ing adopted by the states, make comparisons over were most likely to receive first trimester prena- twice as likely as non-Hispanic White women to
time impossible. tal care—this is the case using both revised and receive late or no prenatal care.
unrevised birth certificate data (76.2 percent and

Receipt of First Trimester Prenatal Care, by Race/Ethnicity Receipt of Late* or No Prenatal Care, by Race/Ethnicity
and Birth Certificate Revision*, 2006 and Birth Certificate Revision**, 2006
Source (I.5): Centers for Disease Control and Prevention, National Center for Health Source (I.5): Centers for Disease Control and Prevention, National Center for Health
Statistics, National Vital Statistics System Statistics, National Vital Statistics System
100 Unrevised 100
88.1 Revised
83.2
80 76.2 76.1 77.3 80
69.0
Percent of Mothers

Percent of Mothers
60 58.4 57.7 60
Unrevised

40 40 Revised

20 20
11.8 12.2
7.9 5.7
3.6 2.3 5.2 5.0

Total Non-Hispanic White Non-Hispanic Black Hispanic Total Non-Hispanic White Non-Hispanic Black Hispanic
*Care beginning in the third trimester of pregnancy.
*“Unrevised” data are for all reporting areas that had not implemented the 2003 Revision of the U.S. **“Unrevised” data are for all reporting areas that had not implemented the 2003 Revision of the U.S.
Certificate of Live Birth as of January 2006, including California (which had implemented a partial revision); Certificate of Live Birth as of January 2006, including California (which had implemented a partial revision);
“Revised” data are for all reporting areas that had implemented the 2003 Revision, not including California. “Revised” data are for all reporting areas that had implemented the 2003 Revision, not including California.
Health Services Financing and Utilization 65
Child Health USA 2008-2009

State Data

While the indicators presented in the


previous sections are representative of the
United States population as a whole, the fol-
lowing section presents data at the State level.
Geographic differences in health status and
health care utilization play an important role
in tailoring health programs and interven-
tion to specific populations. Included are data
on infant, neonatal, and perinatal mortality,
low birth weight, preterm birth, health care
financing, Medicaid enrollment and expendi-
tures, and SCHIP enrollment.
The following pages reveal important
disparities in these measures across States.
For instance, the proportion of infants born
low birth weight (less than 2,500 grams, or
5 pounds 8 ounces) was highest in Missis-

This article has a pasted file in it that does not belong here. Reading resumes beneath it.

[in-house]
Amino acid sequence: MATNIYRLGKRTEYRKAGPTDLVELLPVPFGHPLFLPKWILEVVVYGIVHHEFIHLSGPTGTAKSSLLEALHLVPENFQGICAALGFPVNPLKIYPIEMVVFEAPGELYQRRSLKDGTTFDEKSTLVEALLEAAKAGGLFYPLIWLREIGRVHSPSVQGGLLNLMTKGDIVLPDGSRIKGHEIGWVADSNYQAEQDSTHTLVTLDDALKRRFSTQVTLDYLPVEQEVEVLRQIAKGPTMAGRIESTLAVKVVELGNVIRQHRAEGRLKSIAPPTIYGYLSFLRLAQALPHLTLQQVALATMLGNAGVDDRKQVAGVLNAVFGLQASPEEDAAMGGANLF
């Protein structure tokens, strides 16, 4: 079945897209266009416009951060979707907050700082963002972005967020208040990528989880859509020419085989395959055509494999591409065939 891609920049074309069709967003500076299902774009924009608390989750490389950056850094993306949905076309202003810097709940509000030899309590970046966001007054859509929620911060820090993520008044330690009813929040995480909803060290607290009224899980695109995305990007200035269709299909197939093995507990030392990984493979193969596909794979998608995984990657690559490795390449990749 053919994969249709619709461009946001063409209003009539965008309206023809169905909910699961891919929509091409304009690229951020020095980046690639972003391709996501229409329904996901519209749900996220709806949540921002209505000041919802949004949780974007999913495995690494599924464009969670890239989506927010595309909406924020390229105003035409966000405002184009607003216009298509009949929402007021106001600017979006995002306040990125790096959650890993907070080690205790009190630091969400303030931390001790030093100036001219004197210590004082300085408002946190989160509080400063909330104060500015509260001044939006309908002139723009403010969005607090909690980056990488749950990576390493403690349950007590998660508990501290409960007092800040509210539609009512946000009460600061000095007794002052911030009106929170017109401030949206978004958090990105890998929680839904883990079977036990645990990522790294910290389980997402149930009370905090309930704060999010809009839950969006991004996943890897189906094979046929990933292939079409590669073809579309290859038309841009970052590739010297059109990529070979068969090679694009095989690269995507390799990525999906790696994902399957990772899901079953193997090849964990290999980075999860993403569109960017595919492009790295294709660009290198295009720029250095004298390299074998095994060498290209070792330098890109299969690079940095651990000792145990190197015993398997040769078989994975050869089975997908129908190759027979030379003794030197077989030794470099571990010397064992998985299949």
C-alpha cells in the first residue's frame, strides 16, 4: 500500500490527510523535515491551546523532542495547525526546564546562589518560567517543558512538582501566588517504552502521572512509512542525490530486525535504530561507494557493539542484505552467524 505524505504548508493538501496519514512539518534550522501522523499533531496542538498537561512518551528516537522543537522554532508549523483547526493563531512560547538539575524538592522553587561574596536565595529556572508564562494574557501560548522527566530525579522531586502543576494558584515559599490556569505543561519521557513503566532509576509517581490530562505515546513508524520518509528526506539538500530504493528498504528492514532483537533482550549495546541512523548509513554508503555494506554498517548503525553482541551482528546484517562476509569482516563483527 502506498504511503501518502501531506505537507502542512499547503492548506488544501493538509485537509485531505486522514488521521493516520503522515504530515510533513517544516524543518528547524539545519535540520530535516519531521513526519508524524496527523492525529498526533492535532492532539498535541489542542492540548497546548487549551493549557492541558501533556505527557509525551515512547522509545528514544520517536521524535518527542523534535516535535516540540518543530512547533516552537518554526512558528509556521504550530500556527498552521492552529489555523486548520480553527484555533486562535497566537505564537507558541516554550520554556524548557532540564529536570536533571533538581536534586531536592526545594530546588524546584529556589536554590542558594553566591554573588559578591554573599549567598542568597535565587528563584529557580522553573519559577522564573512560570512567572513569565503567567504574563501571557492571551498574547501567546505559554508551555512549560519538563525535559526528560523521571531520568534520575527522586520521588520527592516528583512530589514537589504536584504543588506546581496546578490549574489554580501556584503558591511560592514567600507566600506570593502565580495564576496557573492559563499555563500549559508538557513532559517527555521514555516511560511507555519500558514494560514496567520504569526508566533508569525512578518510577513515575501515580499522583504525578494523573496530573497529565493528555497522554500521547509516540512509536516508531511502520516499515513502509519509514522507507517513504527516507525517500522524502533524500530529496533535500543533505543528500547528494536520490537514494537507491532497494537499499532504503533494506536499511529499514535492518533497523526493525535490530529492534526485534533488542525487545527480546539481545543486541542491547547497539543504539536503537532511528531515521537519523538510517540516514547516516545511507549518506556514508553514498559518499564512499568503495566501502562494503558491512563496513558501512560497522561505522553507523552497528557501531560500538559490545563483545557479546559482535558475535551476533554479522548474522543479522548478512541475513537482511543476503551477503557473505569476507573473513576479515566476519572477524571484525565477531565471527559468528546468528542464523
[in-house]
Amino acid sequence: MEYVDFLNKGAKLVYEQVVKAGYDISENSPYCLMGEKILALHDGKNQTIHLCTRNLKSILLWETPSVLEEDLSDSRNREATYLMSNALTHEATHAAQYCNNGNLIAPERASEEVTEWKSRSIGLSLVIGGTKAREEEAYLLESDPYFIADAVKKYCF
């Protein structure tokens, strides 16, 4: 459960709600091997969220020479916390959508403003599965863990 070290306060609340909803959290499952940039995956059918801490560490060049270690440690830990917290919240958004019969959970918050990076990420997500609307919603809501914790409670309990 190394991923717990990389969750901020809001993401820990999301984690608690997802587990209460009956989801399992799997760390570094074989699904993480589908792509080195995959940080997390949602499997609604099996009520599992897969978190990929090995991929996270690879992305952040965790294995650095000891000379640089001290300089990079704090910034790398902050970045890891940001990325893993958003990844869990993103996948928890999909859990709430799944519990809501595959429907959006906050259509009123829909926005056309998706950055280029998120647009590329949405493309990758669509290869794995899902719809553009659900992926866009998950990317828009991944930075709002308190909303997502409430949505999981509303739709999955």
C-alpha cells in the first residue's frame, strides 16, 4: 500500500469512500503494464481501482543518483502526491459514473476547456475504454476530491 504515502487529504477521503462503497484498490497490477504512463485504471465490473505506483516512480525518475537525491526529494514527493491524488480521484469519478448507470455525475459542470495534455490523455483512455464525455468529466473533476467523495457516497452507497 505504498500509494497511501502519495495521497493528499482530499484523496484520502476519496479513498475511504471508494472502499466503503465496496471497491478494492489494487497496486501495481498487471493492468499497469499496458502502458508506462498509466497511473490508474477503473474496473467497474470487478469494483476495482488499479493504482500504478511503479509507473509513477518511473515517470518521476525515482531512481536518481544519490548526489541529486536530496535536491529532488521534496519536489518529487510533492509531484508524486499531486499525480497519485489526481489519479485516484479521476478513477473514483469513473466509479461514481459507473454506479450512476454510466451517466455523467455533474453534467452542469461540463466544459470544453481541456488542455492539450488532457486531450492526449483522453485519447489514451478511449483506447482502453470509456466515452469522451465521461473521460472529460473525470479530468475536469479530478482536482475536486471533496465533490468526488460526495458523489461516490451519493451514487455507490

sippi, followed by the District of Columbia,
and several other southern States, including
Alabama and Louisiana. With the exception
of Alabama, births to unmarried women were
also highest in these States, as well as in New
Mexico.
All of the issues presented here have geo-
graphic program and policy implications.
State and local leaders can use this informa-
tion to better serve their maternal and child
populations in need.

State Data 67
Child Health USA 2008-2009

State Children’s Health Insurance Program (SCHIP) Aggregate Enrollment, FY 2007


Source (IV.1): Centers for Medicare and Medicaid Services, Medicaid Statistical Information System

Type of SCHIP Upper Total SCHIP Presumptive Type of SCHIP Upper Total SCHIP Presumptive
State State
Program* Eligibility Enrollment Eligibility?** Program* Eligibility Enrollment Eligibility?**
Alabama Separate 200% 106,691 N Montana Separate 175% 20,115 N
Alaska Medicaid 175% 17,558 N Nebraska Medicaid 185% 46,199 N
Arizona Separate 200% 104,209 N Nevada Separate 200% 41,862 N
Arkansas Combo 200% 89,642 N/N New Hampshire Combo 300% 12,088 Y/N
California Combo 250% 1,538,416 Y/Y New Jersey Combo 350% 150,277 Y/Y
Colorado Separate 200% 84,649 N New Mexico Medicaid 234% 16,525 Y
Connecticut Separate 300% 23,632 N New York Separate 250% 651,853 Y
Delaware Combo 200% 11,143 N/N North Carolina Combo 200% 240,152 N/N
District of Columbia Medicaid 300% 6,566 N North Dakota Combo 140% 5,469 N/N
Florida Combo 200% 323,529 Y/N Ohio Medicaid 200% 231,538 N
Georgia Separate 235% 356,285 N Oklahoma Medicaid 185% 117,084 N
Hawaii Medicaid 300% 23,958 N Oregon Separate 185% 63,090 N
Idaho Combo 185% 33,060 N/N Pennsylvania Separate 300% 227,367 N
Illinois Combo 200% 345,576 Y/Y Rhode Island Combo 250% 26,067 N/N
Indiana Combo 200% 130,368 N/N South Carolina Medicaid 150% 59,920 N
Iowa Combo 200% 50,238 N/N South Dakota Combo 200% 14,982 N/N
Kansas Separate 200% 49,536 Y Tennessee Combo 250% 41,363 Y/Y
Kentucky Combo 200% 68,776 N/N Texas Separate 200% 710,690 N
Louisiana Combo 200% 153,663 N/N Utah Separate 200% 44,785 N
Maine Combo 200% 31,037 N/N Vermont Separate 300% 6,132 N
Maryland Medicaid 200% 132,887 N Virginia Combo 200% 144,163 N/N
Massachusetts Combo 300% 184,483 Y/Y Washington Separate 250% 14,734 N
Michigan Combo 200% 114,025 Y/Y West Virginia Separate 220% 38,582 N
Minnesota Combo 280% 5,408 N/N Wisconsin Combo 200% 62,523 N/N
Mississippi Separate 200% 81,565 N Wyoming Separate 200% 8,570 N
Missouri Combo 300% 81,764 Y/N

*Programs may be an expansion of Medicaid, a separate SCHIP program, or a combination of the two. **Presumptive eligibility provides immediate but temporary
benefits for applicants who appear to meet eligibility requirements but have not yet been officially approved; in some States, this is only available for certain popula-